In FIG. 3A, exchange computer system 100 includes an order form 104 for storing pending orders and a digital wallet storage 104 stored in volatile or non-volatile storage (eg, RAM or disk). The client 1 digital wallet includes a wallet identifier 310. As described herein, a digital wallet (eg, 306 and 308) is a client computer system (eg, user device 120A) operated by a, a broker computer system, an exchange computer system 100, or a client or transaction. A software program that can be installed on some other computer system that allows a person to interact with the contents of the wallet (eg, the wallet identifier 310 or private key). Similarly, client 2 's digital wallet 308 includes a wallet identifier 312. Both wallets 306 and 308 contain assets associated with the wallet. As described herein, a wallet does not “accommodate” the asset in question (such as a physical wallet that can accommodate 10 US dollar bills), but rather a transaction that is part of the blockchain Holds a key used to show proof of ownership for. The asset in question may be tracked by the exchange computer system 100 and associated with a particular transaction in the managed blockchain.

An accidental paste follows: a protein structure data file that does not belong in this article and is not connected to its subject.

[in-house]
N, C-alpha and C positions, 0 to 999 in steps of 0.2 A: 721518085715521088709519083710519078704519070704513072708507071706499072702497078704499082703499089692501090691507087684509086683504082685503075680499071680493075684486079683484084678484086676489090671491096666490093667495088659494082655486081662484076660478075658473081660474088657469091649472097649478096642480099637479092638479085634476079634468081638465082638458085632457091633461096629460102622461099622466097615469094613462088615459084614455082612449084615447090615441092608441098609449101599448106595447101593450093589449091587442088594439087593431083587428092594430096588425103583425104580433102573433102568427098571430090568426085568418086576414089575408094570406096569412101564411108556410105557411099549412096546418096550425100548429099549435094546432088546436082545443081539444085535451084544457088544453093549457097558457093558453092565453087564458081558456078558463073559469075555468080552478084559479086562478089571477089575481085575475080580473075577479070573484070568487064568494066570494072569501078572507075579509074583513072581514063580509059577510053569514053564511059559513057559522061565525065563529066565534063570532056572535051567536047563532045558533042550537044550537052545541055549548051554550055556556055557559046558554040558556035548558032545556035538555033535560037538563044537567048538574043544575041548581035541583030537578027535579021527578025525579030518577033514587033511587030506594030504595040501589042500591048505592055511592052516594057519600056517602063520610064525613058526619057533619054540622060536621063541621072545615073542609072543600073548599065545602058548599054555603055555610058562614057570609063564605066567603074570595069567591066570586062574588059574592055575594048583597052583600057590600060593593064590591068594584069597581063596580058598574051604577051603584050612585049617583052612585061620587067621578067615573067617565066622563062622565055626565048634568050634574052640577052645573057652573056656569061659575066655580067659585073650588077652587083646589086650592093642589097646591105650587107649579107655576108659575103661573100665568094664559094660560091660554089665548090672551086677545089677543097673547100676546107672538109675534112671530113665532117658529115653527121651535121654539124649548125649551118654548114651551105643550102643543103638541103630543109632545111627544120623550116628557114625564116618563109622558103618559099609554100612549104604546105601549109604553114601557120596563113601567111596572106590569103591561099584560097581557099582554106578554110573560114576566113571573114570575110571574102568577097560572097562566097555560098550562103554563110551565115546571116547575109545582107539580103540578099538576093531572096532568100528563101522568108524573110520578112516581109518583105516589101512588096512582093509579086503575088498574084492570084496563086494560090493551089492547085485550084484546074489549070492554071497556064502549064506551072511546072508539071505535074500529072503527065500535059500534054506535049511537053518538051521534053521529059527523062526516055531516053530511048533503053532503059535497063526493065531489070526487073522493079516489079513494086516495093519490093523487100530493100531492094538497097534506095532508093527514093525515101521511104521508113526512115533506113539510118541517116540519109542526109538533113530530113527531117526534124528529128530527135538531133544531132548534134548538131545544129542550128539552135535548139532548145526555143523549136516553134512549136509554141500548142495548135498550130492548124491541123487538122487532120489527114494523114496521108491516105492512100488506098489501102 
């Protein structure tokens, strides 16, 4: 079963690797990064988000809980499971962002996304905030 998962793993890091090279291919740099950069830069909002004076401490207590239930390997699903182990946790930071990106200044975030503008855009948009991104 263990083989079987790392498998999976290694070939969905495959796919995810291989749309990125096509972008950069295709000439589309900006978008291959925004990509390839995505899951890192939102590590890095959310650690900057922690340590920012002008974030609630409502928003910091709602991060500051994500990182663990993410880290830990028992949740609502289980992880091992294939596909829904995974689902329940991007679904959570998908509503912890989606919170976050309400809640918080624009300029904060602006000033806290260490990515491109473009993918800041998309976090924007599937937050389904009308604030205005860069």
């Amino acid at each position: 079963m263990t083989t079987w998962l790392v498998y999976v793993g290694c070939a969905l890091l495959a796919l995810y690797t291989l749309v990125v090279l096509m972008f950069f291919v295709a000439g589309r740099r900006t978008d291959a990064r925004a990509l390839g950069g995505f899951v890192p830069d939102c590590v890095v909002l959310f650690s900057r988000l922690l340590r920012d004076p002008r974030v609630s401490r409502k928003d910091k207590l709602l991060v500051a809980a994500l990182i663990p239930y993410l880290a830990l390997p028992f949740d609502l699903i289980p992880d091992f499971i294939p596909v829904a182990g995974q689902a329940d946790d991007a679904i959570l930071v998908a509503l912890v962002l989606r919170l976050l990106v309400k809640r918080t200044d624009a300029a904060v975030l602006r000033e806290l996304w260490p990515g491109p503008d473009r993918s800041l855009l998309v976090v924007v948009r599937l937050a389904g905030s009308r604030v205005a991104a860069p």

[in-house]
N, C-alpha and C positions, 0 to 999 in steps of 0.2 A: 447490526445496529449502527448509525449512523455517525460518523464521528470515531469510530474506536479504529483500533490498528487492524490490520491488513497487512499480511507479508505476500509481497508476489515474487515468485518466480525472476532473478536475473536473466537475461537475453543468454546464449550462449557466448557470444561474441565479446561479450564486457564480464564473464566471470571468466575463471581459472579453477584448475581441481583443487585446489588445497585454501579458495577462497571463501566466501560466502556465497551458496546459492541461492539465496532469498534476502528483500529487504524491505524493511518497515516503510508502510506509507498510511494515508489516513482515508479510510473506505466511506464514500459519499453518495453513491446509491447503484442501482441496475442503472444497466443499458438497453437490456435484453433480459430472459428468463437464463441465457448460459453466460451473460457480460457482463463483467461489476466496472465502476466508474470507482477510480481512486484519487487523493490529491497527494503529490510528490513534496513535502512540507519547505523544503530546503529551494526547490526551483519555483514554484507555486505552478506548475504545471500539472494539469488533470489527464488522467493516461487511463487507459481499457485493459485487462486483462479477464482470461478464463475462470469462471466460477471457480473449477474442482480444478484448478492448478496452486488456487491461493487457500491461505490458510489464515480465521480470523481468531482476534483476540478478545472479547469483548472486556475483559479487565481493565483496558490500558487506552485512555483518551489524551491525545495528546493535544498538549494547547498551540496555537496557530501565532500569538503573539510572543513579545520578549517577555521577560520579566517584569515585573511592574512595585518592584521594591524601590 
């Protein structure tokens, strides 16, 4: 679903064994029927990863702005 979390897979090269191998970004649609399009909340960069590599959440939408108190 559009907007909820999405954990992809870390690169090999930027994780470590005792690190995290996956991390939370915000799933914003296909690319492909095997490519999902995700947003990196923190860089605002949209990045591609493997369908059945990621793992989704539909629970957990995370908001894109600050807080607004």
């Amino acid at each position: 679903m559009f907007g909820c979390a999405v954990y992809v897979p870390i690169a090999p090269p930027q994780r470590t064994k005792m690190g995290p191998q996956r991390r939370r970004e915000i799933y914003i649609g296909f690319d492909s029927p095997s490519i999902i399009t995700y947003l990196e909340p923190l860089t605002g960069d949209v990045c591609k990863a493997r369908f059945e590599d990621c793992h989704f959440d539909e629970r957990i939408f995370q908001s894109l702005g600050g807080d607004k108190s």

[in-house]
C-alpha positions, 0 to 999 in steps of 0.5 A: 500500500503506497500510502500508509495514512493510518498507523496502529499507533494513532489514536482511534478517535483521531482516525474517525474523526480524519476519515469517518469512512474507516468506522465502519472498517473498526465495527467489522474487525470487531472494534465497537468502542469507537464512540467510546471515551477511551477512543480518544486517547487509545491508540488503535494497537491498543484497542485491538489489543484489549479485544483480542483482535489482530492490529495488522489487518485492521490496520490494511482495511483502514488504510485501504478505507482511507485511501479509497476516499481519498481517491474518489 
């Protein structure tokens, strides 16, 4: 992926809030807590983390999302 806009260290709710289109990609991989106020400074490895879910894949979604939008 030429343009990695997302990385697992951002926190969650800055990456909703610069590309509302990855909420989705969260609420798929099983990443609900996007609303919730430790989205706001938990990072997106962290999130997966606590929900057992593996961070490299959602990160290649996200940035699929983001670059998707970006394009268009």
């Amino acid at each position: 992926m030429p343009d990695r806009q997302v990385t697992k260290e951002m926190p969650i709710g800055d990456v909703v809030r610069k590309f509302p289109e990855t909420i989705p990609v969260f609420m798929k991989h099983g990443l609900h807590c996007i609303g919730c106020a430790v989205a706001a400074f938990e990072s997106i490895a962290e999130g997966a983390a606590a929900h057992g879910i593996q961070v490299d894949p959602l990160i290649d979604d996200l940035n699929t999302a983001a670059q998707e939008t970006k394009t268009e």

In the following example, digital wallets 306 and 308 are stored on a client computer system (eg, user device 120A or 120B that may also support a computer described in conjunction with FIG. 5). Therefore, when the wallet transmits or receives a data message (or “send” or “receive” by the client 1 or the client 2), the transmission / reception function stores the data of the digital wallet and executes the application program of the digital wallet. May be performed by a corresponding transceiver of the user computer system. However, as described herein or in alternative embodiments, the digital wallet may also be stored and executed on the exchange computer system 100.